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Playing cards have been with us since the 14th century, when they first entered popular culture. Over the centuries packs of cards, in all shapes and sizes, have been used for games, gambling, education, conjuring, advertising, fortune telling, political messages or the portrayal of national or ethnic identity. All over the world, whatever language is spoken, their significance is universal. Their popularity is also due to the imaginative artwork and graphic design which is sometimes overlooked, and the “then & now” of how things have changed.

Hewson

Antique English woodblock playing cards by a card maker named C. Hewson, mid-17th century.

Antique English playing cards by C. Hewson

Perhaps the best known early English playing card maker is known as “C. Hewson”.

However, there may never have been such card-maker. There are no references to anyone of that name in the Worshipful Company records, no adverts referring to him, nothing. It seems to be a name given to the Jack of Clubs in the wake of a non-standard pack of the late 17th century in which the JC is the historical figure, Cobbler Hewson, the regicide [here].

In this example, the standard English woodcut courts are not as misformed or distorted as they became later, and preserve features relating to the original French designs from which they derive. For example, the plants in the background of the Jacks, the Queens holding a bird or more elaborate flowers and the King of Hearts holding a battle axe, as well as a generally more realistic appearance, all gradually succumbed to a sort of industrial deterioration over time.

antique English playing cards by a card maker named C. Hewson, mid-17th century

Above: antique standard English playing cards by a card maker named C. Hewson, mid-17th century. Images courtesy www.plainbacks.com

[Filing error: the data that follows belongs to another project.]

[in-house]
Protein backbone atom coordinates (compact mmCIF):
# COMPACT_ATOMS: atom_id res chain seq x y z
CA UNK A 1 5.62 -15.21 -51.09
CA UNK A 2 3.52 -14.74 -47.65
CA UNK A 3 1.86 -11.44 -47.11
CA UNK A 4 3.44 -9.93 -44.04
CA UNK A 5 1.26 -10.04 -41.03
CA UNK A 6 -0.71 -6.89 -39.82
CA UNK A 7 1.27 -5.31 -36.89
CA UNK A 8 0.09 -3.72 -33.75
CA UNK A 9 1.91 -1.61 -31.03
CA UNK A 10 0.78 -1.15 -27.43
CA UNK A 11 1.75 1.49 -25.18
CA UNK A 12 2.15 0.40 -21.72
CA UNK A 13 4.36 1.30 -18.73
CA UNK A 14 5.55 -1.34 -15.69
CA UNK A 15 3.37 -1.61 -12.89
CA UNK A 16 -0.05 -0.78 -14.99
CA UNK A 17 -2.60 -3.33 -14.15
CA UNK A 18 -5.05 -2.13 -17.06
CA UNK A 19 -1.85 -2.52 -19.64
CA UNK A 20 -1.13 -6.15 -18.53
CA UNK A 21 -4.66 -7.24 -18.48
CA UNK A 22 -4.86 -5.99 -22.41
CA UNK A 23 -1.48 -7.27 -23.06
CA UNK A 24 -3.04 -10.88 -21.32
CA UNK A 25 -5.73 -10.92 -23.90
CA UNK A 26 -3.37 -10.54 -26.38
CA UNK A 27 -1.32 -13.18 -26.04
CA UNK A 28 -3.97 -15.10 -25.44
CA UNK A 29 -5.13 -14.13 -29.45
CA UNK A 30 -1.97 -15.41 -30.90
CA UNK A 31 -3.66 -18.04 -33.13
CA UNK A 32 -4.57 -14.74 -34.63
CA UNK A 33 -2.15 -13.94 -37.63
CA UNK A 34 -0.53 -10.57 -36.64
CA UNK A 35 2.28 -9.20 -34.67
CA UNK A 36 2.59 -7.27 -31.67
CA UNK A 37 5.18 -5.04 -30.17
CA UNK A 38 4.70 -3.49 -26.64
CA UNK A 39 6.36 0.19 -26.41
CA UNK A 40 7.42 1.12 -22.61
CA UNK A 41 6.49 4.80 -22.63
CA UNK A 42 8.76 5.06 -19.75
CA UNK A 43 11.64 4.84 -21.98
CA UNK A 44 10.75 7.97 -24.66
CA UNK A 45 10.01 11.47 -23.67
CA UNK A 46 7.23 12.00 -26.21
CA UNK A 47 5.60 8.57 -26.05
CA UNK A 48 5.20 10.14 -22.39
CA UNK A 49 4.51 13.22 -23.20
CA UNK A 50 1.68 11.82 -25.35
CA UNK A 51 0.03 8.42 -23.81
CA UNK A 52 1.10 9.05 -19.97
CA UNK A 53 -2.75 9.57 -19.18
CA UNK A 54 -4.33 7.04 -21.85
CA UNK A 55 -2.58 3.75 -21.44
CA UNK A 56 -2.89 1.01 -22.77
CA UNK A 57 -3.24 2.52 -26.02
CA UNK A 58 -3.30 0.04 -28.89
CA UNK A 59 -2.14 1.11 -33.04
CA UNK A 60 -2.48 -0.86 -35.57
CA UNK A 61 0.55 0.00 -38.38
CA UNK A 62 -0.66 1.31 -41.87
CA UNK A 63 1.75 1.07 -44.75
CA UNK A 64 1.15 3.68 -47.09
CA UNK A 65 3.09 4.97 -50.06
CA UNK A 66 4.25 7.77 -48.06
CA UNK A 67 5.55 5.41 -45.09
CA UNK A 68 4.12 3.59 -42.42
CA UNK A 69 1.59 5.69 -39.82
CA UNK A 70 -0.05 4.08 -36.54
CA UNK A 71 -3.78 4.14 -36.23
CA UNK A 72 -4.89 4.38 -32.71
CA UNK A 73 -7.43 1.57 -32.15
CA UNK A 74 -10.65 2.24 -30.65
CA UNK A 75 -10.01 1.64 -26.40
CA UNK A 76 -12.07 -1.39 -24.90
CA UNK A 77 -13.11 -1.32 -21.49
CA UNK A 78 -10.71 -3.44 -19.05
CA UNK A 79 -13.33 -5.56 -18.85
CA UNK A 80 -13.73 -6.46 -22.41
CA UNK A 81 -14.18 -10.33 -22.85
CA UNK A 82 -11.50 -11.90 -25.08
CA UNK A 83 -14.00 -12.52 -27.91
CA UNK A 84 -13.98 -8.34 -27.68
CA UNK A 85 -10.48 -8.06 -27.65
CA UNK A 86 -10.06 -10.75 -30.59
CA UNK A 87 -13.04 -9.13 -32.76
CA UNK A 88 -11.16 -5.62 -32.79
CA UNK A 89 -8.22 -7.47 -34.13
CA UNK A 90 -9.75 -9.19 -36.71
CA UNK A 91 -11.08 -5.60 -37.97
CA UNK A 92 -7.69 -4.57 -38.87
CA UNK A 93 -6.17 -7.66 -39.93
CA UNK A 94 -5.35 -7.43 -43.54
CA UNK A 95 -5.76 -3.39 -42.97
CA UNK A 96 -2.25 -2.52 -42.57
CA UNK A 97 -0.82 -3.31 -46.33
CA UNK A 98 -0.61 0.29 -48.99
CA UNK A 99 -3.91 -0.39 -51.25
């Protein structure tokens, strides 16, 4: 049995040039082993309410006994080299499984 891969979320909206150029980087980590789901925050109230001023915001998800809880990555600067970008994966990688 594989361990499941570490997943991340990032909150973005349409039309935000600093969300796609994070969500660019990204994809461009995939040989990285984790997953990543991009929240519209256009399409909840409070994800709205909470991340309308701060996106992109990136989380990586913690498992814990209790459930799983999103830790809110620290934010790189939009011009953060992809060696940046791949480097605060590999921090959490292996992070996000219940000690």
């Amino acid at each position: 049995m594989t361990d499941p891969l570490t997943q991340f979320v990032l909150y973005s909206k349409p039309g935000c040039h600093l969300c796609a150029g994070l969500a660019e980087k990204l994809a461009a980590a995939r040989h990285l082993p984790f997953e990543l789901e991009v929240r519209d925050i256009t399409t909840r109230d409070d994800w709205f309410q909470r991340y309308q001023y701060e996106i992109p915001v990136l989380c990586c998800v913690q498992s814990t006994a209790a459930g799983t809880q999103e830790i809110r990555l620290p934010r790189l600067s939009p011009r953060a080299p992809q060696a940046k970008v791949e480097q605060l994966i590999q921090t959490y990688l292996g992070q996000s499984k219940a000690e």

Further specimens can be seen on the British Museum website: here and here.

Images in slideshow gallery (right): 1) Jack of Clubs by C. Hewson, mid-17th century. 2) Jack of Spades by anonymous manufacturer, possibly Thomas Lynne, who operated in Cripplegate, London in the 1630s, image courtesy of Lord & Lady Edward Manners, Haddon Hall. Photo by Ken Lodge. 3) Title page of new book "English card-makers and their wood-block cards: a classification of their distinguishing features with a particular focus on the period 1790-1830" by Ken Lodge and Paul Bostock which is now available direct from the authors.

To order copies of the book "English card-makers and their wood-block cards: a classification of their distinguishing features with a particular focus on the period 1790-1830" by Ken Lodge and Paul Bostock, contact Ken Lodge by email: k.lodge111@btinternet.com

The cost is £38 + postage. Postal rates are as follows:

First (UK): £2.38*

Second (UK): £2.01*

Europe (Air): £6.60

* if you would prefer a padded envelope, the cost is £3.20 (1st) + 70p for the envelope or £2.80 (2nd) + 70p for the envelope (UK orders only).

Overseas (USA etc): £10.15

Australasia: £10.75


REFERENCES

Lodge, Ken: The Standard English Pattern (second revised and enlarged edition), Bungay, Suffolk, 2010

Lodge, Ken: A fascinating find at Haddon Hall, published in ‘The Playing-Card’, journal of the IPCS, vol.43 no.1 pp.30-32.

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By Simon Wintle

Member since February 01, 1996

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Curator and editor of the World of Playing Cards since 1996.

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